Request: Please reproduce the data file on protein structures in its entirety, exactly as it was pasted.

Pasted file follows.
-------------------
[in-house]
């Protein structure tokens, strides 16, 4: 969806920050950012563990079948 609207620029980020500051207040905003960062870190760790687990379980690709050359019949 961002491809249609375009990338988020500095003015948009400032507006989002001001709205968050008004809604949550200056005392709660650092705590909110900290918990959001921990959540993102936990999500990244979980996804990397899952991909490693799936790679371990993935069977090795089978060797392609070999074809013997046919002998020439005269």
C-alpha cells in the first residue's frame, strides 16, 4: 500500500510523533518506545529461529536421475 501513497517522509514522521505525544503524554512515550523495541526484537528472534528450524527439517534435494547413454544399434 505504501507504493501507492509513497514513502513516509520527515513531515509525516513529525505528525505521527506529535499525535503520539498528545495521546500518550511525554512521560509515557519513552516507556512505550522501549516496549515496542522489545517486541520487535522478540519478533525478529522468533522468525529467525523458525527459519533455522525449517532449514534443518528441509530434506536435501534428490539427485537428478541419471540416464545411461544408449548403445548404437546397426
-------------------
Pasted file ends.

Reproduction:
[in-house]
């Protein structure tokens, strides 16, 4: 969806920050950012563990079948 609207620029980020500051207040905003960062870190760790687990379980690709050359019949 961002491809249609375009990338988020500095003015948009400032507006989002001001709205968050008004809604949550200056005392709660650092705590909110900290918990959001921990959540993102936990999500990244979980996804990397899952991909490693799936790679371990993935069977090795089978060797392609070999074809013997046919002998020439005269």
C-alpha cells in the first residue's frame, strides 16, 4: 500500500510523533518506545529461529536421475 501513497517522509514522521505525544503524554512515550523495541526484537528472534528450524527439517534435494547413454544399434 505504501507504493501507492509513497514513502513516509520527515513531515509525516513529525505528525505521527506529535499525535503520539498528545495521546500518550511525554512521560509515557519513552516507556512505550522501549516496549515496542522489545517486541520487535522478540519478533525478529522468533522468525529467525523458525527459519533455522525449517532449514534443518528441509530434506536435501534428490539427485537428478541419471540416464545411461544408449548403445548404437546397426